Occupational stress in human computer interaction.

Published

Journal Article (Review)

There have been a variety of research approaches that have examined the stress issues related to human computer interaction including laboratory studies, cross-sectional surveys, longitudinal case studies and intervention studies. A critical review of these studies indicates that there are important physiological, biochemical, somatic and psychological indicators of stress that are related to work activities where human computer interaction occurs. Many of the stressors of human computer interaction at work are similar to those stressors that have historically been observed in other automated jobs. These include high workload, high work pressure, diminished job control, inadequate employee training to use new technology, monotonous tasks, por supervisory relations, and fear for job security. New stressors have emerged that can be tied primarily to human computer interaction. These include technology breakdowns, technology slowdowns, and electronic performance monitoring. The effects of the stress of human computer interaction in the workplace are increased physiological arousal; somatic complaints, especially of the musculoskeletal system; mood disturbances, particularly anxiety, fear and anger; and diminished quality of working life, such as reduced job satisfaction. Interventions to reduce the stress of computer technology have included improved technology implementation approaches and increased employee participation in implementation. Recommendations for ways to reduce the stress of human computer interaction at work are presented. These include proper ergonomic conditions, increased organizational support, improved job content, proper workload to decrease work pressure, and enhanced opportunities for social support. A model approach to the design of human computer interaction at work that focuses on the system "balance" is proposed.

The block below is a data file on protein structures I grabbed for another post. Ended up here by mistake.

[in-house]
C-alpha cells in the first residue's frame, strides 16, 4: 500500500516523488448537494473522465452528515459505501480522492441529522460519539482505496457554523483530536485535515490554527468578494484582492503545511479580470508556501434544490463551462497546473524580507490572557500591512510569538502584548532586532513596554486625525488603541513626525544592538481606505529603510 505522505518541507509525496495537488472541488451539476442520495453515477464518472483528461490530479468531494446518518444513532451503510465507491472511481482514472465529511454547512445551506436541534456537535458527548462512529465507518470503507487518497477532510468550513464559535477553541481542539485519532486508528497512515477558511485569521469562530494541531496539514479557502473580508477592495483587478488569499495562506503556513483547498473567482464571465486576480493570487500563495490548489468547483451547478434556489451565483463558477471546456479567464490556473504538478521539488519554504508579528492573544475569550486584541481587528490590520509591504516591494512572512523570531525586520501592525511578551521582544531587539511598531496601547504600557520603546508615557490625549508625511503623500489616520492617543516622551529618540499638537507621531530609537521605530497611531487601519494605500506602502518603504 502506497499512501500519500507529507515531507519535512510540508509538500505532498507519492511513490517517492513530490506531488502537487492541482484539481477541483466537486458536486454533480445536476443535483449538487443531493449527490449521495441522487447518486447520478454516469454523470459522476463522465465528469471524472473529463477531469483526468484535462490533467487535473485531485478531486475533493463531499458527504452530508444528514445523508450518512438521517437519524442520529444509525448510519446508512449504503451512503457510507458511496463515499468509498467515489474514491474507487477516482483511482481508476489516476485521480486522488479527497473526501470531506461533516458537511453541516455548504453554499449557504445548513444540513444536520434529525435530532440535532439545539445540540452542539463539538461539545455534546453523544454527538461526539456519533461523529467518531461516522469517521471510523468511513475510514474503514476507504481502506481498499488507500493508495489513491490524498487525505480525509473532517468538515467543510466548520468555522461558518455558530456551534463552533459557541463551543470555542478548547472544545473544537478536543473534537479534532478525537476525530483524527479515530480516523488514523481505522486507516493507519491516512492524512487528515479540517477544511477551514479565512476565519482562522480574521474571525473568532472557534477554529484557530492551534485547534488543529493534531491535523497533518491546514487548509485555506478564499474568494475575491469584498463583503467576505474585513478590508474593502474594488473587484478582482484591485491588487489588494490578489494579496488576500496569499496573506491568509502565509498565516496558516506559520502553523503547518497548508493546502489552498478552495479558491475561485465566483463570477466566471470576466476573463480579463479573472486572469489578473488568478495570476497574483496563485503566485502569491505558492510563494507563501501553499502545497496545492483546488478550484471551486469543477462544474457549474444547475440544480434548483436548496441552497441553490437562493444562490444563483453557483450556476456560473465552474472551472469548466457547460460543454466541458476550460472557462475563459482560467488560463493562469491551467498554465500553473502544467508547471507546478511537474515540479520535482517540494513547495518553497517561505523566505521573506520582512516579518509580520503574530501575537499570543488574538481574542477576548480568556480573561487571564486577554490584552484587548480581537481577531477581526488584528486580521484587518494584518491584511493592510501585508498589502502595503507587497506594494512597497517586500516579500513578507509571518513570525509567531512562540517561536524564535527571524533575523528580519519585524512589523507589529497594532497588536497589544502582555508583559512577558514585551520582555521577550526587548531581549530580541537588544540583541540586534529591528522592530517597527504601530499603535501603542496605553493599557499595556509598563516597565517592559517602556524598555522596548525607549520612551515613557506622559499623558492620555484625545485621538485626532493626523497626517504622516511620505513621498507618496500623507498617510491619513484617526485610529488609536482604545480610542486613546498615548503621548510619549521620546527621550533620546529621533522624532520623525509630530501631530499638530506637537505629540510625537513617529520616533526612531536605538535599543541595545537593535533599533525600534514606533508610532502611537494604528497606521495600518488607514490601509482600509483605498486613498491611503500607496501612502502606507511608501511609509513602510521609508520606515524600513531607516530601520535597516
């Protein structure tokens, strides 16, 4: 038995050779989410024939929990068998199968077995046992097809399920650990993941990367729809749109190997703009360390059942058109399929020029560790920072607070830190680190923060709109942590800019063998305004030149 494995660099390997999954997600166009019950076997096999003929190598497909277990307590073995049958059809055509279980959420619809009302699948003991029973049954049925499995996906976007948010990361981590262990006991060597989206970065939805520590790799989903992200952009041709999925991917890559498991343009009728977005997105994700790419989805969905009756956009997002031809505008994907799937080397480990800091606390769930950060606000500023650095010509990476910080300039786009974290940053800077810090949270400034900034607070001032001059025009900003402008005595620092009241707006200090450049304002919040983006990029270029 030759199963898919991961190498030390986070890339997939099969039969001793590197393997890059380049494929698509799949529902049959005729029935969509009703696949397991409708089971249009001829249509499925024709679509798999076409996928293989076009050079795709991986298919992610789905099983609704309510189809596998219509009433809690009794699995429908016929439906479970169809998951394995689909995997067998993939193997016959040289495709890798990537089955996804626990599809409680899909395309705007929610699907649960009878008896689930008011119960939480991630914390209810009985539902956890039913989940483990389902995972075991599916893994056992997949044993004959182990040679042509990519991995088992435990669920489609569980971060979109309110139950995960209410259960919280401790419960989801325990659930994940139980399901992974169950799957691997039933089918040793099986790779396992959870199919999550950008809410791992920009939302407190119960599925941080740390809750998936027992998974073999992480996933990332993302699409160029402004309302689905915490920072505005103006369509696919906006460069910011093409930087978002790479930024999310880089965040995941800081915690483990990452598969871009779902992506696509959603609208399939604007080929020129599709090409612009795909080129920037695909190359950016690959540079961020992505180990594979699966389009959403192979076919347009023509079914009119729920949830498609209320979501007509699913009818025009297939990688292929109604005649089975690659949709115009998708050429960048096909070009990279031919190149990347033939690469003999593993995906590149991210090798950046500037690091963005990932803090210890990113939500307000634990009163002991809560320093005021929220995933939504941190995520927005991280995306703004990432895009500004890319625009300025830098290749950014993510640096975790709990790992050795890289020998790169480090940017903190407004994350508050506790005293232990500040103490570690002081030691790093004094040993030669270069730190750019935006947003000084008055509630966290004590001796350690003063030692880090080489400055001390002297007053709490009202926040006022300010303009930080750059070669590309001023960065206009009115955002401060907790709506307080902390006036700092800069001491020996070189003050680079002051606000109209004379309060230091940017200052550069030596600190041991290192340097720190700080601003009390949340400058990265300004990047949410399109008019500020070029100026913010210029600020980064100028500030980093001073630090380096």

Full Text

Cited Authors

  • Smith, MJ; Conway, FT; Karsh, BT

Published Date

  • April 1999

Published In

Volume / Issue

  • 37 / 2

Start / End Page

  • 157 - 173

PubMed ID

  • 10319565

Pubmed Central ID

  • 10319565

Electronic International Standard Serial Number (EISSN)

  • 1880-8026

International Standard Serial Number (ISSN)

  • 0019-8366

Digital Object Identifier (DOI)

  • 10.2486/indhealth.37.157

Language

  • eng